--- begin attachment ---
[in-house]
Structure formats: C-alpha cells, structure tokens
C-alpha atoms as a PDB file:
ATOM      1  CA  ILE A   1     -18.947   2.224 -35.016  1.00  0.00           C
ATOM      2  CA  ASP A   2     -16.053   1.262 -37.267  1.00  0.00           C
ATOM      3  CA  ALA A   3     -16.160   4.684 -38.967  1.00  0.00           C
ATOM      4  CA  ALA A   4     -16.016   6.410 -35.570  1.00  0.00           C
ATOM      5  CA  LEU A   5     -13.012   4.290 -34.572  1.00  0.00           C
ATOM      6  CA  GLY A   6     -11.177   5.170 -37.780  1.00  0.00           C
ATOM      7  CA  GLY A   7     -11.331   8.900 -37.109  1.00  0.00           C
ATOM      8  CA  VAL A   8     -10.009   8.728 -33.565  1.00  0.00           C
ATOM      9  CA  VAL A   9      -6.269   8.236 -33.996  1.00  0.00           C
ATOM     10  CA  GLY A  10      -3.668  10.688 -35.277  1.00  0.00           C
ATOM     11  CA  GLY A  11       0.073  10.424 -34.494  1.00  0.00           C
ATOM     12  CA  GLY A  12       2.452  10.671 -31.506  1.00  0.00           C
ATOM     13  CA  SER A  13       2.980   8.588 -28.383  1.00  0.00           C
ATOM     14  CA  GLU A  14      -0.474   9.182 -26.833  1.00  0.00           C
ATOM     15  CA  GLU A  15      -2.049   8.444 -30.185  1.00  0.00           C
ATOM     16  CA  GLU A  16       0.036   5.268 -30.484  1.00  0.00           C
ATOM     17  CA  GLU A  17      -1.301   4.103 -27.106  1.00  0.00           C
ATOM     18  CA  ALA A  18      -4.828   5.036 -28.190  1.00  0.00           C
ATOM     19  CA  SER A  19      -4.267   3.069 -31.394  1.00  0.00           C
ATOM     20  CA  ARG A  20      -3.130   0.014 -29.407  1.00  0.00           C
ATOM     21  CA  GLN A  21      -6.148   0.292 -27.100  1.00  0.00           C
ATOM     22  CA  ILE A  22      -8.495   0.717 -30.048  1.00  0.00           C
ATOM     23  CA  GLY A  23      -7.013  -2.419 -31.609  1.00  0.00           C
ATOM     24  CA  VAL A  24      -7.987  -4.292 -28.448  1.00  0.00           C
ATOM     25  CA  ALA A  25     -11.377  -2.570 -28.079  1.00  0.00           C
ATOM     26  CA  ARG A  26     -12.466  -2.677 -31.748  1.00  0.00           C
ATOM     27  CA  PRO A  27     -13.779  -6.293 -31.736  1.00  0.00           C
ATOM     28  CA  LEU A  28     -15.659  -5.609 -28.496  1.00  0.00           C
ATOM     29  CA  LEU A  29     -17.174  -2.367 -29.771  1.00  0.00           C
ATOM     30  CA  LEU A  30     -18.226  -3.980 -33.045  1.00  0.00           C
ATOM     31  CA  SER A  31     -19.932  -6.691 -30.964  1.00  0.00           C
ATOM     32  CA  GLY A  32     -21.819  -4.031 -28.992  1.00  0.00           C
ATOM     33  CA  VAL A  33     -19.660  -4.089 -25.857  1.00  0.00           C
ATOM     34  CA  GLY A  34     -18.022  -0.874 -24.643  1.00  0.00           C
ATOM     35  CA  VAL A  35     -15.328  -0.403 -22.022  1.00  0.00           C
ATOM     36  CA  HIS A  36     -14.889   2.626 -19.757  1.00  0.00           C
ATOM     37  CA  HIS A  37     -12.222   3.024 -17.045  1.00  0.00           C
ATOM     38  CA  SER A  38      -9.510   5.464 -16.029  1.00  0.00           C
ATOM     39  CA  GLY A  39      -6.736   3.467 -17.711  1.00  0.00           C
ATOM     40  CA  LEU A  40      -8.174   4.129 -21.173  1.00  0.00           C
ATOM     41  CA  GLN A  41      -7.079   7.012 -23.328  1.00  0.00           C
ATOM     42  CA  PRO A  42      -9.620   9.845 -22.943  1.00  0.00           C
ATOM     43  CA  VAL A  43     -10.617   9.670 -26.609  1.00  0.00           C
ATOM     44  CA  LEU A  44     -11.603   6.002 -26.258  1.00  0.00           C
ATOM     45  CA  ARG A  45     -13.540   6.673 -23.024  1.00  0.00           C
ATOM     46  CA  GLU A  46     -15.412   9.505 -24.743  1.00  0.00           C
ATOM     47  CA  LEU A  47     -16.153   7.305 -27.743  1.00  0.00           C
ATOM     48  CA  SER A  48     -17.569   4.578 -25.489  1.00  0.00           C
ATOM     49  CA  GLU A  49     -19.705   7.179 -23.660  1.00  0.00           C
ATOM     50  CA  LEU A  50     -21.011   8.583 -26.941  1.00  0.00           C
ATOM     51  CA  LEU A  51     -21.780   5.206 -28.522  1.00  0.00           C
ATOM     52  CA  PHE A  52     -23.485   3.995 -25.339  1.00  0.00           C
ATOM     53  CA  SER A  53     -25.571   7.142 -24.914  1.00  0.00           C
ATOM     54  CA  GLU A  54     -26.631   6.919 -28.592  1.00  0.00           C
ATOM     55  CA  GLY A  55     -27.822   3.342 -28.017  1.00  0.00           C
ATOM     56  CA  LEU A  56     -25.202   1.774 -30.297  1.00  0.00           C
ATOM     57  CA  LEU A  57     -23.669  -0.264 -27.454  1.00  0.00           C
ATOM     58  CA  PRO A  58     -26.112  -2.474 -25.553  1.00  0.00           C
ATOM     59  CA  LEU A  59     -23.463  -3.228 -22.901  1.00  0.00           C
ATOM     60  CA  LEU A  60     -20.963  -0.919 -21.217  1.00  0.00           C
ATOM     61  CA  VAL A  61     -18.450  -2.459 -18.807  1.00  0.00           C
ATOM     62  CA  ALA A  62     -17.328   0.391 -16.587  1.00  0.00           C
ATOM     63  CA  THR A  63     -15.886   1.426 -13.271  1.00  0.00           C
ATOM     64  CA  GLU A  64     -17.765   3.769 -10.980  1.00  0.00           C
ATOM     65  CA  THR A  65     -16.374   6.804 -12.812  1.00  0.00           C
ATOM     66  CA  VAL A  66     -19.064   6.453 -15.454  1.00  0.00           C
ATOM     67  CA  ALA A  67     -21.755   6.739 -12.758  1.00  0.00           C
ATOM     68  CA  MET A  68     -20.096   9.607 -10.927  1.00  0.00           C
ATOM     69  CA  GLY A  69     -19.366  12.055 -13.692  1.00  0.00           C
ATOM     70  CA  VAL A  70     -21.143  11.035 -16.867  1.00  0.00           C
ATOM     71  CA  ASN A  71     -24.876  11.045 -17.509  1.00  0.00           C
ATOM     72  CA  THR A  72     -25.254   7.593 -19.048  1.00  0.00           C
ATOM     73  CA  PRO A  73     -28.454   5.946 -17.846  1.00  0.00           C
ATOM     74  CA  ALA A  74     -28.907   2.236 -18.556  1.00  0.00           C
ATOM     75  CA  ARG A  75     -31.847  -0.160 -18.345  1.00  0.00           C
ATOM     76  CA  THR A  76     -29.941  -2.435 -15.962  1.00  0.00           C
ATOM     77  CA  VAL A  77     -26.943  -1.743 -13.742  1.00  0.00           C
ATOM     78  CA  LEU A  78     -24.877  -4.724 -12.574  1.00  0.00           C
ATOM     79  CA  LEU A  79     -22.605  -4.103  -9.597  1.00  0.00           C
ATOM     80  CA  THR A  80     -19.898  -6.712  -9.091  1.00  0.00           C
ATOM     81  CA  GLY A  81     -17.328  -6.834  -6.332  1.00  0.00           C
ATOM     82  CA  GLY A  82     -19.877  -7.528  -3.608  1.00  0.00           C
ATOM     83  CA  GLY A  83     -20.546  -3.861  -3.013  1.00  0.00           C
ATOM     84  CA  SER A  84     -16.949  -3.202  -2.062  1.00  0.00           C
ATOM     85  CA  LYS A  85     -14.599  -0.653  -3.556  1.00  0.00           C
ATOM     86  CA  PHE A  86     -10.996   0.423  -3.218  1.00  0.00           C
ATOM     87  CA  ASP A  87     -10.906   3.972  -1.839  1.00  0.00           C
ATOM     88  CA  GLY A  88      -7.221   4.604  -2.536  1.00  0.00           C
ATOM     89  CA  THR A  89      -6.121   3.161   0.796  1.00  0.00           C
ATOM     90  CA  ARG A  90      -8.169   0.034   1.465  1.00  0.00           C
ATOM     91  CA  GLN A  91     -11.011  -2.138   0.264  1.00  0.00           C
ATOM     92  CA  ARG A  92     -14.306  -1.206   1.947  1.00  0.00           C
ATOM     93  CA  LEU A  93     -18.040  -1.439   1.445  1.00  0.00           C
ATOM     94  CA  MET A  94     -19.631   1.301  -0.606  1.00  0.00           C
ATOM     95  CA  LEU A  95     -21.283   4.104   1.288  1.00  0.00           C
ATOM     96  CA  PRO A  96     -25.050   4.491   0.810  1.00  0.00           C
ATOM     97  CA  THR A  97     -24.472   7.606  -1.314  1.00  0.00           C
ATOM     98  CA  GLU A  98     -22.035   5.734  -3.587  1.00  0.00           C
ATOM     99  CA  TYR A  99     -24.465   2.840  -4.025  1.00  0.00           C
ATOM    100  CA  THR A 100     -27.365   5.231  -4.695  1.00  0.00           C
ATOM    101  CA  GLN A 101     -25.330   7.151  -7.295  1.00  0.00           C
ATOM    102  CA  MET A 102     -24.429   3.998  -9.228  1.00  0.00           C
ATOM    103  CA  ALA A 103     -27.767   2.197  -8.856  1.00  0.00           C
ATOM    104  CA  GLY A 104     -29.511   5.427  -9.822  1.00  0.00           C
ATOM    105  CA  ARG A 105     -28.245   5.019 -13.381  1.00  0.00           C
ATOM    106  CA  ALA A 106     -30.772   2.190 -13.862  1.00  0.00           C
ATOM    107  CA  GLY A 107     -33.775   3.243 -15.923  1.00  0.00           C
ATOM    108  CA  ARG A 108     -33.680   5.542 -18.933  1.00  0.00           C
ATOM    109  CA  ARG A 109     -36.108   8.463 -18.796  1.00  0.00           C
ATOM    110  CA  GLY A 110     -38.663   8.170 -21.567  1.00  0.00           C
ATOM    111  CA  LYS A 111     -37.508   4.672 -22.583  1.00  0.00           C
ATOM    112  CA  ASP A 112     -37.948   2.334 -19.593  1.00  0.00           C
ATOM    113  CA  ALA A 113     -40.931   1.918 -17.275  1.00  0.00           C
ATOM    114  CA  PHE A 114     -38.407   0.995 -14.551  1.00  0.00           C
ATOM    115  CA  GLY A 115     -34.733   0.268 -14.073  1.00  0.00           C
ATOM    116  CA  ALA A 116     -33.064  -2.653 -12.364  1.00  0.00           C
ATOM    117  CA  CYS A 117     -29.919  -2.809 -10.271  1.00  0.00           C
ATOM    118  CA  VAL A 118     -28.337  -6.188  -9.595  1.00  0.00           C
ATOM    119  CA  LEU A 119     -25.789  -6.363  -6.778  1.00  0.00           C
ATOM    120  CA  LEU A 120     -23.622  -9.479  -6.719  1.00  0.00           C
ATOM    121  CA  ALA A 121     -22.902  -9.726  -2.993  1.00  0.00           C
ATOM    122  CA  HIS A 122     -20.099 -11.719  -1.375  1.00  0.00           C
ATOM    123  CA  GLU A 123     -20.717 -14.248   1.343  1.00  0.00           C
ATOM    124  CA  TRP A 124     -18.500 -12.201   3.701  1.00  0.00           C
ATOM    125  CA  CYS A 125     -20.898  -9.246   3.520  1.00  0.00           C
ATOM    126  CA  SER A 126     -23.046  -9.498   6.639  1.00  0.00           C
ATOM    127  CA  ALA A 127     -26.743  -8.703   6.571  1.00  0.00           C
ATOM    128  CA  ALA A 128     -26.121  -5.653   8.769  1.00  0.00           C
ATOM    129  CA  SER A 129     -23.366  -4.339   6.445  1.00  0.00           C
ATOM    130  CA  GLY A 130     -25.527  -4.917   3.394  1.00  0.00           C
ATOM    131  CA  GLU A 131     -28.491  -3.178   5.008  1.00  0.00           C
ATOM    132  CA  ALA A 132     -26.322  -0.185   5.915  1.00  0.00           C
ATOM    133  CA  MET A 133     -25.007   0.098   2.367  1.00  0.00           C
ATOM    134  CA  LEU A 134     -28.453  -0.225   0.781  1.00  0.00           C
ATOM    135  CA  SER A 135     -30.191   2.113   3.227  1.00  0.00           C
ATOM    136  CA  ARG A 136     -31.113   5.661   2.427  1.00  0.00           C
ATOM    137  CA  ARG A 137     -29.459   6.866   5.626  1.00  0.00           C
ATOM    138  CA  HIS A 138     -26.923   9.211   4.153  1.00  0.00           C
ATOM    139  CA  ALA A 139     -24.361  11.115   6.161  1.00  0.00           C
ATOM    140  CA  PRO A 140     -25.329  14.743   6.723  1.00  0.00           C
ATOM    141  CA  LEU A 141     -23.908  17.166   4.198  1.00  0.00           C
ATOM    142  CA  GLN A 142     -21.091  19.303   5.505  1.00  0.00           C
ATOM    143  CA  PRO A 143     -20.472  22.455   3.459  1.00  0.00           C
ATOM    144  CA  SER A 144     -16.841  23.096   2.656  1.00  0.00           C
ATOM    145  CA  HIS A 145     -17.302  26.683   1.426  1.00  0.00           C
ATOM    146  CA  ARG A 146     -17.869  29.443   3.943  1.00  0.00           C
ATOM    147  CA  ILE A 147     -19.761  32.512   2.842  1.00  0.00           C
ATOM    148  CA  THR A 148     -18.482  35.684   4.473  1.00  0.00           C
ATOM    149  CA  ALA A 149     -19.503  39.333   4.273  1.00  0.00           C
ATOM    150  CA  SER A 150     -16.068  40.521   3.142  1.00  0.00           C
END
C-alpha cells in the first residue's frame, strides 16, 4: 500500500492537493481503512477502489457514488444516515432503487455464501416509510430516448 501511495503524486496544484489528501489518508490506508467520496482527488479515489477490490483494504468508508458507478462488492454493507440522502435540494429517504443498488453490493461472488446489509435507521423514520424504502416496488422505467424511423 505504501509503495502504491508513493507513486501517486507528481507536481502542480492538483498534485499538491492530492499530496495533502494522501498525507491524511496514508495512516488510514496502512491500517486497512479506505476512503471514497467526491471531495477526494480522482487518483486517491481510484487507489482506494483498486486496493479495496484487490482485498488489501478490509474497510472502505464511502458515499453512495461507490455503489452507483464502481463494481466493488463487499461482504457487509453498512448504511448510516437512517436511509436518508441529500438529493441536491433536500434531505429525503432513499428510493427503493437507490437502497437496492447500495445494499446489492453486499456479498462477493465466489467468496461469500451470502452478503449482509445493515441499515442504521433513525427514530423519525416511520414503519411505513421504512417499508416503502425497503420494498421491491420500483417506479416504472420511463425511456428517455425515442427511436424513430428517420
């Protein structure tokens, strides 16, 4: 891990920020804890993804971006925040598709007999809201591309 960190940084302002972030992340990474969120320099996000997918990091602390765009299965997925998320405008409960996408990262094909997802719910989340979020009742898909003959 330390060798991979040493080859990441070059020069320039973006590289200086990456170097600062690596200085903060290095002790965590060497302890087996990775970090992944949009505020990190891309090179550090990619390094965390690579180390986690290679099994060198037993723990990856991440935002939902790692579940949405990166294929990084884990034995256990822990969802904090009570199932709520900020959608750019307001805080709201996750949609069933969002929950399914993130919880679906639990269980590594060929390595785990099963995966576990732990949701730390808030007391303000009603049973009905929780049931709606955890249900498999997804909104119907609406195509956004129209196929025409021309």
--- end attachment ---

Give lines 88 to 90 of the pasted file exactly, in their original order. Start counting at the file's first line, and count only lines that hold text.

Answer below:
ATOM     85  CA  LYS A  85     -14.599  -0.653  -3.556  1.00  0.00           C
ATOM     86  CA  PHE A  86     -10.996   0.423  -3.218  1.00  0.00           C
ATOM     87  CA  ASP A  87     -10.906   3.972  -1.839  1.00  0.00           C